After School Restraint Collapse

Posted on: 20/11/2020

Nearly every teacher, at one point or another, has had the experience of speaking to parents at the school gates, or at a parents’ evening, waxing lyrical about how fantastic and enthusiastic their child is in class, only to be met with a wry smile. Some cannot believe that the demanding infants or sulky pre-adolescents that return home on some days can be the same child receiving glowing praise for their consistent diligence and participation in lessons. They are bursting with pride, but also wondering why such model behaviour does not always occur at home.

The school day undoubtedly takes a lot of effort for children. Hours spent having fun, learning new things, managing relationships, following instructions and remembering equipment can be mentally and physically draining. It is no surprise then that some children get home and allow their bubble to burst from time to time. This year in particular, children will be adjusting to several small differences in many of their usual routines at school and at home. For them, using a lot of energy to maintain self control for long periods of time can temporarily decrease their ability to self regulate.

Canadian teacher and psychotherapist Andrea Loewen Nair coined the term ‘after school restraint collapse’ in response to hearing these stories so regularly from parents. We are living in an age where everything seems to come with a label and people may argue that this is simply a bit of good old-fashioned defiance or misbehaviour. I am certainly no expert in the field of psychotherapy but I have encountered some anecdotal evidence in my years as a teacher, enough to believe there is at least a modicum of truth in the idea. At the very least, some families out there are affected by this pattern of behaviour.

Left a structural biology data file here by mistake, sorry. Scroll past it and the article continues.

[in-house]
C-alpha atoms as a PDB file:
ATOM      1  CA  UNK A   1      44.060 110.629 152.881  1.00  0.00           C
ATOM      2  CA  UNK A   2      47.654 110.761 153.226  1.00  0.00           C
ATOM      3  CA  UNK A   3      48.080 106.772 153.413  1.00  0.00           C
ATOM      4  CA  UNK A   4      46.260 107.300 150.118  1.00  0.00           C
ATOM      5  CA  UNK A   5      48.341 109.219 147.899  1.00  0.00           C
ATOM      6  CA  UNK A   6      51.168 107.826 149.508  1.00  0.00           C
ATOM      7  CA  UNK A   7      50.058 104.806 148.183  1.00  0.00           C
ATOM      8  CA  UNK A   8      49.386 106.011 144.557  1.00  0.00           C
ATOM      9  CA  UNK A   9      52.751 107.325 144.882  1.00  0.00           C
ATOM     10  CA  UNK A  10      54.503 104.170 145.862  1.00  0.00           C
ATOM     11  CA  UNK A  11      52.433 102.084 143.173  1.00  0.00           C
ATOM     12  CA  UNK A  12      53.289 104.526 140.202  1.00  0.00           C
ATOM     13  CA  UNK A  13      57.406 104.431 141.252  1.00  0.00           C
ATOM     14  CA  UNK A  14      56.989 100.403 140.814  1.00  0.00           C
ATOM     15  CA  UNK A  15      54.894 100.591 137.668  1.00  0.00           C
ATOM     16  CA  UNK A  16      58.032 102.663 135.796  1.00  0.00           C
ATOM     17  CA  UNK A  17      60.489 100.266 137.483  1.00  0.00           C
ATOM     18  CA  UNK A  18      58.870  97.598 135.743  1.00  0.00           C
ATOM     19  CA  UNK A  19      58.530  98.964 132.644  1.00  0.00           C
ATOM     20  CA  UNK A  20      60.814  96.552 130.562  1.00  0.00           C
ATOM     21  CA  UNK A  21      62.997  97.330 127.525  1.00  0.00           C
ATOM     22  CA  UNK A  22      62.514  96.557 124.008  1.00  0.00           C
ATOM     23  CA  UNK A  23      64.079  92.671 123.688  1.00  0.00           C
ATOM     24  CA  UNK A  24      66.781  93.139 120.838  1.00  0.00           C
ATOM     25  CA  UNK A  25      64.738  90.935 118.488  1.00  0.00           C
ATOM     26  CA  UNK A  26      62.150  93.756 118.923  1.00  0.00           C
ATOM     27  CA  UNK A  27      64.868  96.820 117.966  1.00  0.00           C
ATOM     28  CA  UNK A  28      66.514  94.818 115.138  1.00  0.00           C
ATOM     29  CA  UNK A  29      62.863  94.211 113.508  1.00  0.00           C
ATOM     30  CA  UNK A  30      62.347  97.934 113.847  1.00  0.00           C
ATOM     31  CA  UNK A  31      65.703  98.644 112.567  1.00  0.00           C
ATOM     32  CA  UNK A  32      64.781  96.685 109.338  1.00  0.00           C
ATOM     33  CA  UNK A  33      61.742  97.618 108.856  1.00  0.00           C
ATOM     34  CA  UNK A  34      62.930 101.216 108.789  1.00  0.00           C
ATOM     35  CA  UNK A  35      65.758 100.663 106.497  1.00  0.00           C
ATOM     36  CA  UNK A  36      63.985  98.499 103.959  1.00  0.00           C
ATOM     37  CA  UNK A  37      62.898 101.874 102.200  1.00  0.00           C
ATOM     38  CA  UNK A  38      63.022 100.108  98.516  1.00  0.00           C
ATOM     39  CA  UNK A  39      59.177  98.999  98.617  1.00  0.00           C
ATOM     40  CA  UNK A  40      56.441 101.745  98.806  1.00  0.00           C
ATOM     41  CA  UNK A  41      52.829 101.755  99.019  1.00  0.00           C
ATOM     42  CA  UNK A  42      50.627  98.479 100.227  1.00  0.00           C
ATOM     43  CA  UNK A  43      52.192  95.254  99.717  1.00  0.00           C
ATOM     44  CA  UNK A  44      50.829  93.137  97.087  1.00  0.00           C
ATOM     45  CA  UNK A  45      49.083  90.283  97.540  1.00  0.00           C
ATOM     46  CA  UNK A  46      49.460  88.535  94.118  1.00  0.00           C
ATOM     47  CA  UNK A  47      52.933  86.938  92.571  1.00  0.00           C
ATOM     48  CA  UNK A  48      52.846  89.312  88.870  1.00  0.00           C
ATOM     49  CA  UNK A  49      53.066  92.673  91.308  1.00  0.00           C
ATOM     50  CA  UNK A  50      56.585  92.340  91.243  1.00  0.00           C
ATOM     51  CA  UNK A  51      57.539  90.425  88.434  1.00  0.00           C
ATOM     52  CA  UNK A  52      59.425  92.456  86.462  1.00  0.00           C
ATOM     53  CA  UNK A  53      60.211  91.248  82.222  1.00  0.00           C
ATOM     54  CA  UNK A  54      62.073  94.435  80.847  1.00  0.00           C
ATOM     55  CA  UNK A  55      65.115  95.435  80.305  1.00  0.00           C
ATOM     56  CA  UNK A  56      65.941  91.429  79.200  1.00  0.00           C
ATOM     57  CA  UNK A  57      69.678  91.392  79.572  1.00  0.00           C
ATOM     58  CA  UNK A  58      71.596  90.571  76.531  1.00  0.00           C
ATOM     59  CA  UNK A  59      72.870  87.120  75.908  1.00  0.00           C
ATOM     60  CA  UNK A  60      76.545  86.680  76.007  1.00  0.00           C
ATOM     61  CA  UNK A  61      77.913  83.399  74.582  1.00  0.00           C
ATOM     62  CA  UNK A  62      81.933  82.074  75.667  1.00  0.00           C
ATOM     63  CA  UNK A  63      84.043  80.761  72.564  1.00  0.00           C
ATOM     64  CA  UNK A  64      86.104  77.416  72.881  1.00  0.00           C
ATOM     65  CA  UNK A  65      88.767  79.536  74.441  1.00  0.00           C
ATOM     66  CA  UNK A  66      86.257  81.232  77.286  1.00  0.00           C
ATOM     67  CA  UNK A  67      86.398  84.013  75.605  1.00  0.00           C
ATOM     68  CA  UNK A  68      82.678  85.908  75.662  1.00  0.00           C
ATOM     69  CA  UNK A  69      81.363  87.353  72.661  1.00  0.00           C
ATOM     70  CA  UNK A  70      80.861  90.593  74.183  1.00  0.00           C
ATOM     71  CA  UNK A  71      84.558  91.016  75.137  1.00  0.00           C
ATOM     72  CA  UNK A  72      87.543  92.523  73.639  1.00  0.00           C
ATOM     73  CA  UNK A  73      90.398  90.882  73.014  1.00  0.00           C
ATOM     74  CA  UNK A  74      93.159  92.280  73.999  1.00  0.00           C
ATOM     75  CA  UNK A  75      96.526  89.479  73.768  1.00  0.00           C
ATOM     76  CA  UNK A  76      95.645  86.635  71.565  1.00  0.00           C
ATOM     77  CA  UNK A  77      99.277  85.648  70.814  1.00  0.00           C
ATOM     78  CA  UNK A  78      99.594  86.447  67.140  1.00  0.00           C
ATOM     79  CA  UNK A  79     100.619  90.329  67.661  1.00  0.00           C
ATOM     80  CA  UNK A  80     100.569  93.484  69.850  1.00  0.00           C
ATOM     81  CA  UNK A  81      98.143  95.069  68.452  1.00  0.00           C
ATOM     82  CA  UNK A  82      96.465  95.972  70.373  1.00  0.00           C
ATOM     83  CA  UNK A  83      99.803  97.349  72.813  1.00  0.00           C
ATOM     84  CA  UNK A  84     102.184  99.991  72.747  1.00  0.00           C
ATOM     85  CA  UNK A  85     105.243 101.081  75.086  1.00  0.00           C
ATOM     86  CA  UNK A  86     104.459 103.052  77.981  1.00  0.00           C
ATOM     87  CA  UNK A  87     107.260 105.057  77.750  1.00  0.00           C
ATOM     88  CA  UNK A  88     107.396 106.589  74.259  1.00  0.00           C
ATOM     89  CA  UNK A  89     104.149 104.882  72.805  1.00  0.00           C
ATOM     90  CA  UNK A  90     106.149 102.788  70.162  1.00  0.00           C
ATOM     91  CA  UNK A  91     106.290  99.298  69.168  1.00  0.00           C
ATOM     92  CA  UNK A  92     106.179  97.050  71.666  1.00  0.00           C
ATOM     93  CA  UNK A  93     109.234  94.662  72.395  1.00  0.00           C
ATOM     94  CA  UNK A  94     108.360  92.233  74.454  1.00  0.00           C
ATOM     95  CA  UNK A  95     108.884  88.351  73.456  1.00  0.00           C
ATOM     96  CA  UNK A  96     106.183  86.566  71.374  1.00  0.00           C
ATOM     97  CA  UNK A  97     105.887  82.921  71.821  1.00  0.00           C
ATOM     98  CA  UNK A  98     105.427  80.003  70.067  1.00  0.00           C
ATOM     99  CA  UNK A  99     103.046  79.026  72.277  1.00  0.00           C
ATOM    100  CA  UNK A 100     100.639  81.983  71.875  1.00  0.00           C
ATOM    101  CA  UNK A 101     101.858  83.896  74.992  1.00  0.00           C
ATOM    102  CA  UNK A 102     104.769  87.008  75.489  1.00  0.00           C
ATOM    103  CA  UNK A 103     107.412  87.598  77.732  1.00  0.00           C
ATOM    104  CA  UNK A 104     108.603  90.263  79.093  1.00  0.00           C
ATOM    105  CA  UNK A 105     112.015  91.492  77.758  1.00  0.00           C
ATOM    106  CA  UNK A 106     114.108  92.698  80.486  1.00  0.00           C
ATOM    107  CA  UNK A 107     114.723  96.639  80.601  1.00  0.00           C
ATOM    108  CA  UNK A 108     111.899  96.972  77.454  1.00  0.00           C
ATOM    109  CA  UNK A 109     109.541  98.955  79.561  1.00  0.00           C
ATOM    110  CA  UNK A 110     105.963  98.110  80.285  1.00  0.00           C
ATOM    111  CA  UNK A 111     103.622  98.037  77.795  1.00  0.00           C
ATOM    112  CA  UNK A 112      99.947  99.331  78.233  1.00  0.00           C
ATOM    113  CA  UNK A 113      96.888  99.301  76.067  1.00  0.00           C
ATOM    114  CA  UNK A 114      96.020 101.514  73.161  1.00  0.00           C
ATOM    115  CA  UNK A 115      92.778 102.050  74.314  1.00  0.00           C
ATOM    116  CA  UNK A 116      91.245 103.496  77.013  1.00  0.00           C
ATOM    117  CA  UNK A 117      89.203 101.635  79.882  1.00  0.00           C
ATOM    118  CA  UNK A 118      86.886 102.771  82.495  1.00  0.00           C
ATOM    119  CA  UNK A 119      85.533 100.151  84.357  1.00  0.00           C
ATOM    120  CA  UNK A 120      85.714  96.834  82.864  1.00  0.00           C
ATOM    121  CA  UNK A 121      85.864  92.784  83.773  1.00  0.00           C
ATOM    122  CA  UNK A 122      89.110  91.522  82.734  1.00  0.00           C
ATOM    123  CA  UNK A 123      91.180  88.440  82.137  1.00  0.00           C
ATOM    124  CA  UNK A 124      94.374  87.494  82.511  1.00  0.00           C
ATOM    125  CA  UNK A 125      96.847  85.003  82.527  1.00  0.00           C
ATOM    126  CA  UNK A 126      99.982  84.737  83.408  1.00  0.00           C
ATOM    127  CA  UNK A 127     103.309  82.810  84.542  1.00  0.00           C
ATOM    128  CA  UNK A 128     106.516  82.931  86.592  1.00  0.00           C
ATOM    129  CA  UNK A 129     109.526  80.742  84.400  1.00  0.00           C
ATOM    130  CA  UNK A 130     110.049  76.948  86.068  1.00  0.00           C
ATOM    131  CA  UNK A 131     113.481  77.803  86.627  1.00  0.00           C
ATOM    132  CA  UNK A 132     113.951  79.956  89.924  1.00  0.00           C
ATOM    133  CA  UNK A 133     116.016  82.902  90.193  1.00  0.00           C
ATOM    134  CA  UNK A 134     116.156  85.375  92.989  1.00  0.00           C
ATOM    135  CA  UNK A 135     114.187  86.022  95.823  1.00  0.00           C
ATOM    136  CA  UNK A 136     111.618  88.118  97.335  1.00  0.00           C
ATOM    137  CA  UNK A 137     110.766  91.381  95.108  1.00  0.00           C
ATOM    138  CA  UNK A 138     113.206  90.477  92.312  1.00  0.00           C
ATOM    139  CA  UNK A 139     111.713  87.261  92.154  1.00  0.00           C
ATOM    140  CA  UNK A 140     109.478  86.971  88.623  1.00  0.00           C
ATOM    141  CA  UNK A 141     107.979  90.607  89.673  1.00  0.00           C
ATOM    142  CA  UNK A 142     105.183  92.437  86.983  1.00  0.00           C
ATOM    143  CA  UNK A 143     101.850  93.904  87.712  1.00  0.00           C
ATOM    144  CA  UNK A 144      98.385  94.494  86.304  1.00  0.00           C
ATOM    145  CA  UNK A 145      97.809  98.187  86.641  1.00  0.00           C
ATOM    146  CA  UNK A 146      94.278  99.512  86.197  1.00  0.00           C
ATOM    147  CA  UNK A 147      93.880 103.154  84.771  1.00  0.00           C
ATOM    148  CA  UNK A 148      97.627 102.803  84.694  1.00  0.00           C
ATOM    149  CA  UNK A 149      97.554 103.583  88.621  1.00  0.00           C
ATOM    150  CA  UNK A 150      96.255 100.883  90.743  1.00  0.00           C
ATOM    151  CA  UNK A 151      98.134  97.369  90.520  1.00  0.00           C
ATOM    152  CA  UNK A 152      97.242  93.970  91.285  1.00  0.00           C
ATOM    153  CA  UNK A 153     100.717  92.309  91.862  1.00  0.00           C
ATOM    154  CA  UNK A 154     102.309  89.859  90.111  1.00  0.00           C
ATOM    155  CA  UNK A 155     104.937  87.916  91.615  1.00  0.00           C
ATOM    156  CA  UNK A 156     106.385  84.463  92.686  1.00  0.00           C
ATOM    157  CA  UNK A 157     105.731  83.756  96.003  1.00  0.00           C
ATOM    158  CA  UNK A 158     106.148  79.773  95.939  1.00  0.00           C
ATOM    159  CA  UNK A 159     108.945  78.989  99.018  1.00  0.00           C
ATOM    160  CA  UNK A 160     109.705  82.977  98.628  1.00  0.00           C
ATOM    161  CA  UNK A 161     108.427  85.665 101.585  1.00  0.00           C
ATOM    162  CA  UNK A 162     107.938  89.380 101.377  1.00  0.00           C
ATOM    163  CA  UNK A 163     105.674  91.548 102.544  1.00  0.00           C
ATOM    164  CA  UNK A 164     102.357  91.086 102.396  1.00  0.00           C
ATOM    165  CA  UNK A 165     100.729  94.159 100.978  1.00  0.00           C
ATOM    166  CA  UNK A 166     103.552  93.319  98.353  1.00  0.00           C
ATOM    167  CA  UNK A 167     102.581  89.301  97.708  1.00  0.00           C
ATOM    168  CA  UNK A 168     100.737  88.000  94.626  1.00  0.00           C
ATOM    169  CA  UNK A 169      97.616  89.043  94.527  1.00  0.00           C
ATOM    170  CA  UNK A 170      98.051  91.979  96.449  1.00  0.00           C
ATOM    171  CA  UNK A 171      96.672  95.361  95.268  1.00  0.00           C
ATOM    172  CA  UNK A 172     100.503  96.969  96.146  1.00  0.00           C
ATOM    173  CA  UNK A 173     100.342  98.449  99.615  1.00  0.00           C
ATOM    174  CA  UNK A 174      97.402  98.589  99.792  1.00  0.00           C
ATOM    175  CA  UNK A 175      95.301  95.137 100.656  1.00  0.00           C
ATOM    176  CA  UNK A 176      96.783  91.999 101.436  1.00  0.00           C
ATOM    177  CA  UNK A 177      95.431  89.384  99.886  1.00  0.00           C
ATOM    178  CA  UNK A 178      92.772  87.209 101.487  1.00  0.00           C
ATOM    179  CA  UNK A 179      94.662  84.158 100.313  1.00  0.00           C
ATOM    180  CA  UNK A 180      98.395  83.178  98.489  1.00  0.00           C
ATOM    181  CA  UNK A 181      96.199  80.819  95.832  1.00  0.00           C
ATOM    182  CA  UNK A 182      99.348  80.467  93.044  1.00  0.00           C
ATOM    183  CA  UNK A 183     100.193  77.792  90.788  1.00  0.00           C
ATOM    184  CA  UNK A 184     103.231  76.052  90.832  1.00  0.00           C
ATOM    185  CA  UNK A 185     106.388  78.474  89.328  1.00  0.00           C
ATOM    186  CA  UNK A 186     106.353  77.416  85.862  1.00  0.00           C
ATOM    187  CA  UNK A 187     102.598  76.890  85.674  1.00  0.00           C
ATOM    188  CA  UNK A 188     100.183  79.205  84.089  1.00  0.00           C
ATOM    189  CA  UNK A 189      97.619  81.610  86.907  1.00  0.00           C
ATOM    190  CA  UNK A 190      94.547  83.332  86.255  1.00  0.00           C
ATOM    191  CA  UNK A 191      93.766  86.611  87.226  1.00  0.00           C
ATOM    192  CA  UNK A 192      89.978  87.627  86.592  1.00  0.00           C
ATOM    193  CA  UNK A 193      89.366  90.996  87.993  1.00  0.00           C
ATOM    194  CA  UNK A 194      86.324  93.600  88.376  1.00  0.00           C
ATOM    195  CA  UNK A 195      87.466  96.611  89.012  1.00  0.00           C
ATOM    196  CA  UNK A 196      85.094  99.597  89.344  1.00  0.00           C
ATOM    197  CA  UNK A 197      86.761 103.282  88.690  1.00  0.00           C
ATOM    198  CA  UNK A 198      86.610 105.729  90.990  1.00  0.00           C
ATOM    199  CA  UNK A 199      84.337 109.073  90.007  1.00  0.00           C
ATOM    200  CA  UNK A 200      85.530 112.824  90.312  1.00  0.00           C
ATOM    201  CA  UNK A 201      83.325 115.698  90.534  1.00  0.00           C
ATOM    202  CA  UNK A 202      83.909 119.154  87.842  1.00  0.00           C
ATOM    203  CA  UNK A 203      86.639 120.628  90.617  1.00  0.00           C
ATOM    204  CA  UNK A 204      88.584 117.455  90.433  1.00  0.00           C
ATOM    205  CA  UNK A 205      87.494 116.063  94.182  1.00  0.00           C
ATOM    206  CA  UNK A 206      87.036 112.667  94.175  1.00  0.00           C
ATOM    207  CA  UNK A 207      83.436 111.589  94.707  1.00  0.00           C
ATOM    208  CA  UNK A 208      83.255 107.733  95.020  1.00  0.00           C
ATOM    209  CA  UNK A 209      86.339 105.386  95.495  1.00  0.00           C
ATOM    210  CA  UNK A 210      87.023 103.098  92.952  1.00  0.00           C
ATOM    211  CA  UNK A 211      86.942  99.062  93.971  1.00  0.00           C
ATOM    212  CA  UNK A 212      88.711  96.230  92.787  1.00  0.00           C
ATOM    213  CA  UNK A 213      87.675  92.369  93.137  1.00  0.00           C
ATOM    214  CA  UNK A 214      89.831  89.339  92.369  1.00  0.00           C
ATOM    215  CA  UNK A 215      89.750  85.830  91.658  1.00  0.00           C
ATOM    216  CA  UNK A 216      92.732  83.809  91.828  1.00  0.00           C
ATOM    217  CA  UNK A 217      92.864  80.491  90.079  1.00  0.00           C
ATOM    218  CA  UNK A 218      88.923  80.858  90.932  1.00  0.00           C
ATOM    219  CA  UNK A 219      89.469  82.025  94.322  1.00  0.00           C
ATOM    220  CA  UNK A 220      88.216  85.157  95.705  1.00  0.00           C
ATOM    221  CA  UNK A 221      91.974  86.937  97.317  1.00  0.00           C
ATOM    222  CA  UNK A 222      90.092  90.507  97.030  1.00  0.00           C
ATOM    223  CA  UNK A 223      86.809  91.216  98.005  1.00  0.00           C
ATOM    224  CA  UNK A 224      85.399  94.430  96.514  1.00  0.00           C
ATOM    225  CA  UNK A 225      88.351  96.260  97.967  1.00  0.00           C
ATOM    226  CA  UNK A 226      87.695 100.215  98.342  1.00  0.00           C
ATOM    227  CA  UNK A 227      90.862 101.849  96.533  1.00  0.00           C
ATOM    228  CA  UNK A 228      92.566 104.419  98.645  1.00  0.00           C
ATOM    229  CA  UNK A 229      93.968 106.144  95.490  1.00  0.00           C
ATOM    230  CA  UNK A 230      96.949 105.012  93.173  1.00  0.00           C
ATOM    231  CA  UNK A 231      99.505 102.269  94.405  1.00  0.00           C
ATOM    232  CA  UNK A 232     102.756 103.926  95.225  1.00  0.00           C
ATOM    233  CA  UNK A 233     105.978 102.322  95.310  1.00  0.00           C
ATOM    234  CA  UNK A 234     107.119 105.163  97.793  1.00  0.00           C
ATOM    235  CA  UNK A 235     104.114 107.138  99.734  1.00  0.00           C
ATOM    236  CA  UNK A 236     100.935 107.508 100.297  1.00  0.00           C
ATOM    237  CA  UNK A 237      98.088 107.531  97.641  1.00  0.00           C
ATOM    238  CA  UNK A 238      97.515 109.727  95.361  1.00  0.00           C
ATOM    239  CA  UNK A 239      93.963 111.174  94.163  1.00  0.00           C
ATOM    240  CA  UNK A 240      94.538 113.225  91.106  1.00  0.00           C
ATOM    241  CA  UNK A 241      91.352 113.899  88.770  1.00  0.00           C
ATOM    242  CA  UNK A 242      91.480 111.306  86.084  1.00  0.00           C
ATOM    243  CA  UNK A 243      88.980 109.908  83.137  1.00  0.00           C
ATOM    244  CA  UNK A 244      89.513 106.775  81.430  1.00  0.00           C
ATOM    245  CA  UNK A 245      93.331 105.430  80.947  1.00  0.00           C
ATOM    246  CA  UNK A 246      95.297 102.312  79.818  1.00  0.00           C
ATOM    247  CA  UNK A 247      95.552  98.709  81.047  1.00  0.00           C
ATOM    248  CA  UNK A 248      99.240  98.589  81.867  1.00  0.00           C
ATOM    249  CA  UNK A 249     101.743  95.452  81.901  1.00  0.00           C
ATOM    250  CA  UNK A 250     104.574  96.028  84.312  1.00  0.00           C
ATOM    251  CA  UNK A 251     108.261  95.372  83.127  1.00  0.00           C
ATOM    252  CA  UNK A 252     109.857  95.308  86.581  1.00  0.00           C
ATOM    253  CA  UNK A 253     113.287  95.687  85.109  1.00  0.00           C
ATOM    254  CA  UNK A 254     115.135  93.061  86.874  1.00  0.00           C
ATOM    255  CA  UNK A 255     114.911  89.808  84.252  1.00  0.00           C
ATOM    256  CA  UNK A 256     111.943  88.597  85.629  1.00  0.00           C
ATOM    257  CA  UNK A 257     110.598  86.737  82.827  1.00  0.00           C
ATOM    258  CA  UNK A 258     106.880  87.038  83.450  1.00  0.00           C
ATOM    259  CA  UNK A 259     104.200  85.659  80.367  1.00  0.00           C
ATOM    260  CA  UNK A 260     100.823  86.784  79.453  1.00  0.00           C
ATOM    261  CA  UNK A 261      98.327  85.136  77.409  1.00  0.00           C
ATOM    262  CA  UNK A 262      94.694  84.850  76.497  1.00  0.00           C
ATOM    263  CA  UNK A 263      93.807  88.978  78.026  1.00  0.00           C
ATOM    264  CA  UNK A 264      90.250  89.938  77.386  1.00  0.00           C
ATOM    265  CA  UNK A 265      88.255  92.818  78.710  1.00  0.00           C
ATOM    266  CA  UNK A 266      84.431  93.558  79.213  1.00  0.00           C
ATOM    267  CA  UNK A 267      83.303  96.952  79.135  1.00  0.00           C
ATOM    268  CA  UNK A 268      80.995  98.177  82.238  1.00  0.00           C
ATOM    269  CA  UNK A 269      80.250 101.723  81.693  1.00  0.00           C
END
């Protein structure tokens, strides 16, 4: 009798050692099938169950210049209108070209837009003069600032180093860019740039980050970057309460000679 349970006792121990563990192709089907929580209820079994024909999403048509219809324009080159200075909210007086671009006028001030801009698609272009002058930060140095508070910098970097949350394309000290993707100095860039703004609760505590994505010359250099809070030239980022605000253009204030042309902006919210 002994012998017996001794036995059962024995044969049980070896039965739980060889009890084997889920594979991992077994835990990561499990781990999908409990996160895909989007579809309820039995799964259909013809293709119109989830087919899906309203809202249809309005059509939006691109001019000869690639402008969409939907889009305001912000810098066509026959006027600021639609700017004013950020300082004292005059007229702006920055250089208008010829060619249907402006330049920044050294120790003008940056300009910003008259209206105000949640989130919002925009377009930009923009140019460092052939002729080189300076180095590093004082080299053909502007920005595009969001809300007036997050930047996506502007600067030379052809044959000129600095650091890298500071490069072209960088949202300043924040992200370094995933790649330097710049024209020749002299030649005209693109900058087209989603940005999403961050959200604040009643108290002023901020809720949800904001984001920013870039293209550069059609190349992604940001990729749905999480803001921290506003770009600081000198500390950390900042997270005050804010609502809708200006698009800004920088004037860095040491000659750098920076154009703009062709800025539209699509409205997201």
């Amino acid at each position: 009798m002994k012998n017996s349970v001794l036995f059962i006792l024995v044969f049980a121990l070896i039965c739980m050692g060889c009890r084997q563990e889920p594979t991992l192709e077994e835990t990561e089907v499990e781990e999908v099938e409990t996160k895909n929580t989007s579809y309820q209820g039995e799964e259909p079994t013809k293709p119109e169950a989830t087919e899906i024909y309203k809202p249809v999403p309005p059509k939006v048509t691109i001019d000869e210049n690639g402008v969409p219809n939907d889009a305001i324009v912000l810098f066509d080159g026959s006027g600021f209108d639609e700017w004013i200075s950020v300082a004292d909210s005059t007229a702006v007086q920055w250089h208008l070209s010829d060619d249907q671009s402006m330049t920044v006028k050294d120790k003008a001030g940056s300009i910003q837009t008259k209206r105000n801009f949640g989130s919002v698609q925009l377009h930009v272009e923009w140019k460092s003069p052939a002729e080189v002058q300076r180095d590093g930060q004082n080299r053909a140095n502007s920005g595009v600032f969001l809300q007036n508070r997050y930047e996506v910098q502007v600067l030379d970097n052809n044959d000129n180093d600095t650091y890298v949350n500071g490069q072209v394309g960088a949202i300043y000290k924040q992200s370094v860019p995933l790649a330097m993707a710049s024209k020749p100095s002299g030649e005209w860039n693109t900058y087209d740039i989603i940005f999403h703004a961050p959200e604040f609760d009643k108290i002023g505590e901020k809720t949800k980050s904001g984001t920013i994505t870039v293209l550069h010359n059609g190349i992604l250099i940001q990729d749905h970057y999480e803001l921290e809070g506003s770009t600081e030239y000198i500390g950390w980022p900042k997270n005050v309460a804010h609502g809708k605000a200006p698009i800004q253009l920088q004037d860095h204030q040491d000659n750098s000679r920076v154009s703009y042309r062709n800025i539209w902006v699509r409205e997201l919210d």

While it can happen with any child, those with additional needs will feel the strain more acutely. Imagine the will power necessary for a child with dyslexia to work with words for several hours a day? Or for a child with ADHD to sit still for large periods? Tiredness and hunger can lead any child to frustration (and, I have observed, any adult too, me included!). So, if you have noticed this occurring with your child, I have managed - whilst researching the ideas behind ‘after school restraint collapse’ - to compile a list of advice from parents across the world wide web on how to provide the sort of environment conducive to a peaceful transition from school to home. 

  • No matter how your day has gone, or how your child’s day has gone, greet them with a hug and a smile.

  • Avoid bombarding your child with questions about their day. They may need some time and space to settle, so save the conversations about school until later.

  • Address basic needs, such as tiredness and hunger.

  • While some children need a quiet, still space directly after school, others may benefit from physical activity. Try walking, scooting or cycling home or rhythmic activities like swinging or bouncing on a trampoline.

  • If you travel by car, try playing some music or an audiobook on your journey to create a calm space and allow your child time to decompress.

  • Leave homework until a little later if you can – after several hours at school, your child will likely need a brain break before starting on more work.

  • Try to maintain a predictable routine around home time. 

  • Make sure you are taking care of yourself. If post-school difficulties have been a feature in your home for some time, it is likely that you feel your own anxiety and tension levels rising as home time approaches, so make sure you are doing what it takes to look after yourself before you welcome your child home.

  • Finally, if a meltdown does happen, understanding and support will help a child to feel secure. One tactic that has perhaps never succeeded in the history of trying to calm people down, is telling them to calm down!

These tips are entirely stolen from others but I do endorse them. I am not yet six months into my own personal parenting journey and I am only just beginning to understand the very complex, difficult, but ultimately very rewarding job of being a parent. If this issue does resonate with you, I would love to hear your views and I hope that the ideas gathered will prove helpful in easing transitions on those difficult days. 

Mr. McLaughlin